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Kazmah's Methods
Rita Dresden married Monte Irvin in the spring and bade farewell to the stage. The
goal long held in view was attained at last. But another farewell which at one time
she had contemplated eagerly no longer appeared desirable or even possible. To
cocamania had been added a tolerance for opium, and at the last party given by
Cyrus Kilfane she had learned that she could smoke nearly as much opium as the
American habitue.
The altered attitude of Sir Lucien surprised and annoyed her. He, who had first
introduced her to the spirit of the coca leaf and to the goddess of the poppy,
seemed suddenly to have determined to convince her of the folly of these
communions. He only succeeded in losing her confidence. She twice visited the
"House of a Hundred Raptures" with Mollie Gretna, and once with Mollie and
Kilfane, unknown to Sir Lucien.
Urgent affairs of some kind necessitated his leaving England a few weeks before
the date fixed for Rita's wedding, and as Kilfane had already returned to America,
Rita recognized with a certain dismay that she would be left to her own resources--
handicapped by the presence of a watchful husband. This subtle change in her
view of Monte Irvin she was incapable of appreciating, for Rita was no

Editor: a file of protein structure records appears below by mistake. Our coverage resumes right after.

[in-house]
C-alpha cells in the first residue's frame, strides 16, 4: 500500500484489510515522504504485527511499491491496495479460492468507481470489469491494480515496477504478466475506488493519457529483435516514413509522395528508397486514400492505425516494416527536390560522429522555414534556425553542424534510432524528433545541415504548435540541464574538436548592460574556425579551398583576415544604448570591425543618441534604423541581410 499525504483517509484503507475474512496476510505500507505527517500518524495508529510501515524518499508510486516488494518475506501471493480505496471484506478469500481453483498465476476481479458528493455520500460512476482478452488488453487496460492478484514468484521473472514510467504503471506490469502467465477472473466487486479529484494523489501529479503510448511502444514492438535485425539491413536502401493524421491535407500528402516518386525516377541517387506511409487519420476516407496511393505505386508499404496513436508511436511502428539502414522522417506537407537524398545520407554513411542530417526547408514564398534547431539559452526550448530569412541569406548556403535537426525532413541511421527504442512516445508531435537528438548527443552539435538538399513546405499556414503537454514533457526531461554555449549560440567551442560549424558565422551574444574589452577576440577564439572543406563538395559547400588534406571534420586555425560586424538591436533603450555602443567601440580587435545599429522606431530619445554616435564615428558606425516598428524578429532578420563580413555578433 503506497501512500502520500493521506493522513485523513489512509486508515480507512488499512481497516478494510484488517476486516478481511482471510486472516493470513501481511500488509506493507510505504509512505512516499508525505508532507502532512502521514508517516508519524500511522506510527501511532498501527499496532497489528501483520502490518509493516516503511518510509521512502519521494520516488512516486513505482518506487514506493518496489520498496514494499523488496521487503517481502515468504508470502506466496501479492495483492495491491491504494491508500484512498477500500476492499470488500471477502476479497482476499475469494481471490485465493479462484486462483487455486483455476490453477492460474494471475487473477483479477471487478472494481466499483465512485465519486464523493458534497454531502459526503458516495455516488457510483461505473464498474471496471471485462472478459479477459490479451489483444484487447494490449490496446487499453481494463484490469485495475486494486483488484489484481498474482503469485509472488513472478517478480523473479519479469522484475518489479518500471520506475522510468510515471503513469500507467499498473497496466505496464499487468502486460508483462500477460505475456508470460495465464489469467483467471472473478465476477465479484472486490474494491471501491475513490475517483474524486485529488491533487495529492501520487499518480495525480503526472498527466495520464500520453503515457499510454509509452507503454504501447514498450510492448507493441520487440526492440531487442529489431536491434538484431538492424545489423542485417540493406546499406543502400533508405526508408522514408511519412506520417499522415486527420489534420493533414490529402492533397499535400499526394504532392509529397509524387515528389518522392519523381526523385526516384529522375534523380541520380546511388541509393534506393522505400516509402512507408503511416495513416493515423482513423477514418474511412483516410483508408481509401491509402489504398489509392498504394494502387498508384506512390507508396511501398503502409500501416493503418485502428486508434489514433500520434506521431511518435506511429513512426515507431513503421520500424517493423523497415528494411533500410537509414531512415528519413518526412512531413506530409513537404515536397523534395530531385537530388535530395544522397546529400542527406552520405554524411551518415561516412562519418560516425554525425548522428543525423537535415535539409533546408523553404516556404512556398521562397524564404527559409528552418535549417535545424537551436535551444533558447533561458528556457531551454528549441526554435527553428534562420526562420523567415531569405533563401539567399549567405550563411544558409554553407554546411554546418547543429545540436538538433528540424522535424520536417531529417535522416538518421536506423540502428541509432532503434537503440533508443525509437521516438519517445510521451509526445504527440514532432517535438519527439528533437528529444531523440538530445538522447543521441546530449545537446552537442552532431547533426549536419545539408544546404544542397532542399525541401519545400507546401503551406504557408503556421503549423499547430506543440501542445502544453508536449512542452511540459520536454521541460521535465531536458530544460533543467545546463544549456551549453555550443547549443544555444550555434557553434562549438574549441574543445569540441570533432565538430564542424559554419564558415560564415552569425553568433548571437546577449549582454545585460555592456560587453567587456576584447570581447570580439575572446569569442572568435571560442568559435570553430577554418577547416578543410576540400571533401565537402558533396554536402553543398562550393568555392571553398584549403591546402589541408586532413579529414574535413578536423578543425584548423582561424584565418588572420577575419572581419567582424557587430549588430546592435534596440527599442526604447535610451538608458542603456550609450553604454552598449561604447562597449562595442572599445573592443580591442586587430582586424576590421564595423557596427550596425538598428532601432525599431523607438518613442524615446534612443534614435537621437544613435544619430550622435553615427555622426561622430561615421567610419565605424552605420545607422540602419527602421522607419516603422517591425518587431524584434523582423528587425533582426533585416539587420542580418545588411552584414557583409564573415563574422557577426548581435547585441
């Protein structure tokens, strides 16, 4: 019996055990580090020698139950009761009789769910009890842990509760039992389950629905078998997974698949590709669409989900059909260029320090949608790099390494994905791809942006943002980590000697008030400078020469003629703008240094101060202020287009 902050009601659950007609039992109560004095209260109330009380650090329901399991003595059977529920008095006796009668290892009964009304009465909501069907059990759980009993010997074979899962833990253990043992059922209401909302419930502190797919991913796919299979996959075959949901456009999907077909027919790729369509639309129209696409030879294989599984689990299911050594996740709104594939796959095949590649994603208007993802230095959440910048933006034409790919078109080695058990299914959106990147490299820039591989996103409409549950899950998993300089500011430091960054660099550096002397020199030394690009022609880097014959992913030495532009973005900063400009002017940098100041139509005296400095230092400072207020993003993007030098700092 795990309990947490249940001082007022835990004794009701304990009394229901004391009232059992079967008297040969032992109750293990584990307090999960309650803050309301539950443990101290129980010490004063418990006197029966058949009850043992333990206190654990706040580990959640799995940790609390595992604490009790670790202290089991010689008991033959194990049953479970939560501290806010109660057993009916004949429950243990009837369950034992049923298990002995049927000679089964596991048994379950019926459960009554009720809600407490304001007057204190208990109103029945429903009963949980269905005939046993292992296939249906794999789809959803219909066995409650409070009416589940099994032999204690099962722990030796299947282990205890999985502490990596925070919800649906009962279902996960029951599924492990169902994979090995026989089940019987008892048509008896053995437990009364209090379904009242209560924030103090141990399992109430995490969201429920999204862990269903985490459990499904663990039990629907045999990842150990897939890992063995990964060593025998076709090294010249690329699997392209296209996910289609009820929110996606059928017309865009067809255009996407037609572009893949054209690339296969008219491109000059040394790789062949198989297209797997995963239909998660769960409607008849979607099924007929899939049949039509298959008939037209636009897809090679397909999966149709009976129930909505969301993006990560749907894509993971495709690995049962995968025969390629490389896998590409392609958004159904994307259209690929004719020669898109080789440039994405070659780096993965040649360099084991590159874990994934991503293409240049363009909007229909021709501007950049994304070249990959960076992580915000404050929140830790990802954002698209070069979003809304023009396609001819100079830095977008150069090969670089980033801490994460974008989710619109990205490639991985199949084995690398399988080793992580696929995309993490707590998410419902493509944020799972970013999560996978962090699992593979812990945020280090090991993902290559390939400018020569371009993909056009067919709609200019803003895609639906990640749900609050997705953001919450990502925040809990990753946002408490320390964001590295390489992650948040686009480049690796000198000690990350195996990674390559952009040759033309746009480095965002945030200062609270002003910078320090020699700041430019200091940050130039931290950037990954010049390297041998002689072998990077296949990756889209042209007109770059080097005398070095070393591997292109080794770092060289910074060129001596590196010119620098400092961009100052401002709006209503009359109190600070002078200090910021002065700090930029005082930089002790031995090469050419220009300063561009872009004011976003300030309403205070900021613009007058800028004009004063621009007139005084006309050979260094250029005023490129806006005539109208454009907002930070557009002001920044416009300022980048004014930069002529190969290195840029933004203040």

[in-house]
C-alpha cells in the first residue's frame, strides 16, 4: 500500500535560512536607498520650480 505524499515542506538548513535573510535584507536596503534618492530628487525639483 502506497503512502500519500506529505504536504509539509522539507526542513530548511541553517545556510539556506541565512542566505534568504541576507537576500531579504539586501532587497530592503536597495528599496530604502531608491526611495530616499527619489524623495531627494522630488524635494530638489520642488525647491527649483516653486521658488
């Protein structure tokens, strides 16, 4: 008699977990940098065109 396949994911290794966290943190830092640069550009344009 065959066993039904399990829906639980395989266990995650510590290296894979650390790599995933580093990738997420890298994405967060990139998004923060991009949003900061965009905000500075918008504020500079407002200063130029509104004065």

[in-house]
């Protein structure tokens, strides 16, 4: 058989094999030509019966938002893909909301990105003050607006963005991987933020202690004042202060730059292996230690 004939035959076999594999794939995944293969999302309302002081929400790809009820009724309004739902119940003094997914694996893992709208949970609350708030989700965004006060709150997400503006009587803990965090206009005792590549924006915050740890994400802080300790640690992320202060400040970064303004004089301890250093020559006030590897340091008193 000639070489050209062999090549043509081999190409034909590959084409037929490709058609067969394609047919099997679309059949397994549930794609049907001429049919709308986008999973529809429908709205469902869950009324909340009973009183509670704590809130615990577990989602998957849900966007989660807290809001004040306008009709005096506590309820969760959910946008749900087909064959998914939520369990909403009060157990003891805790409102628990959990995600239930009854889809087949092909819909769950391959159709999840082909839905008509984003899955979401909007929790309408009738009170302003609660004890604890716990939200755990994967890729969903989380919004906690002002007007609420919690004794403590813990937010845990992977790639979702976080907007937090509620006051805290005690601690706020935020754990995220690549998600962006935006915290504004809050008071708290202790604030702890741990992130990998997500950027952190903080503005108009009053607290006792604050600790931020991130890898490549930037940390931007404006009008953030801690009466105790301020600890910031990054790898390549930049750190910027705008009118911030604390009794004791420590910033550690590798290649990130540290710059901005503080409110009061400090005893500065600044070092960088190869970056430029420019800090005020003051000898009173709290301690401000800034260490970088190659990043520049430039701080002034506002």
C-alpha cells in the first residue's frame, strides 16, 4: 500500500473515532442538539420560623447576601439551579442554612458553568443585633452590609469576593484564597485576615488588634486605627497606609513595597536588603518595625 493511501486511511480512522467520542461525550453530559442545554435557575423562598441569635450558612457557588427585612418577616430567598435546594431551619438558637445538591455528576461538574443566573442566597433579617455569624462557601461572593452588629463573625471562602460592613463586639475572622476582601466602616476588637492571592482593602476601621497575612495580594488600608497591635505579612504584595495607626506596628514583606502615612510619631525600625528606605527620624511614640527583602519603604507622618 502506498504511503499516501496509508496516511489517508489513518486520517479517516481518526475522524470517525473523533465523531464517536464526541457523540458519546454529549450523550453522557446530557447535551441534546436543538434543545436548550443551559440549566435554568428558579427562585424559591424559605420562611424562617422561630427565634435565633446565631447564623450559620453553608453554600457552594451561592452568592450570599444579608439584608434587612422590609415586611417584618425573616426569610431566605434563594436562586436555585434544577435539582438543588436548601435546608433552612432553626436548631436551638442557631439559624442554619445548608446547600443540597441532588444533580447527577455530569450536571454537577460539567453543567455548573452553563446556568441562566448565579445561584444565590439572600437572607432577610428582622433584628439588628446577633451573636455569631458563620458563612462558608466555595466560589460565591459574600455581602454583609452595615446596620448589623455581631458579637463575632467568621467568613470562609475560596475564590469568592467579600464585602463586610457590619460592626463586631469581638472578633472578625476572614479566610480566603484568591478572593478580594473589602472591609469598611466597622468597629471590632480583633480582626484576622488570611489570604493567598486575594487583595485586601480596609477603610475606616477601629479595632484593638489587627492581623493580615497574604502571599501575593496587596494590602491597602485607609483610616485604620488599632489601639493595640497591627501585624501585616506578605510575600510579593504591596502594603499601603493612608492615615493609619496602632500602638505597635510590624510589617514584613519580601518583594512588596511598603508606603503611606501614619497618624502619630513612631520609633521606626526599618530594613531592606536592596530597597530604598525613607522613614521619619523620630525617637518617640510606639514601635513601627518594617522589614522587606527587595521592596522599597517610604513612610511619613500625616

psychologist. But the effect of the drug habit was pointedly illustrated by the fact
that in a period of little more than six months, from regarding Monte Irvin as a rock
of refuge--a chance of salvation--she had come to regard him in the light of an
obstacle to her indulgence. Not that her respect had diminished. She really loved
at last, and so well that the idea of discovery by this man whose wholesomeness
was the trait of character which most potently attracted her, was too appalling to be
contemplated. The chance of discovery would be enhanced, she recognized, by
the absence of her friends and accomplices.
Of course she was acquainted with many other devotees. In fact, she met so many
of them that she had grown reconciled to her habits, believing them to be common
to all "smart" people--a part of the Bohemian life. The truth of the matter was that
she had become a prominent member of a coterie closely knit and associated by a
bond of mutual vice--a kind of masonry whereof Kazmah of Bond Street was
Grand Master and Mrs. Sin Grand Mistress.
The relations existing between Kazmah and his clients were of a most peculiar
nature, too, and must have piqued the curiosity of anyone but a drug-slave. Having
seen him once, in his oracular cave, Rita had been accepted as one of the
initiated. Thereafter she had had no occasion to interview the strange, immobile
Egyptian, nor had she experienced any desire to do so. The method of obtaining
drugs was a simple one. She had merely to present herself at the establishment in
Bond Street and to purchase either a flask of perfume or a box of sweetmeats.
There were several varieties of perfume, and each corresponded to a particular
drug. The sweetmeats corresponded to morphine. Rashid, the attendant, knew all
Kazmah's clients, and with the box or flask he gave them a quantity of the required
drug. This scheme was precautionary. For if a visitor should chance to be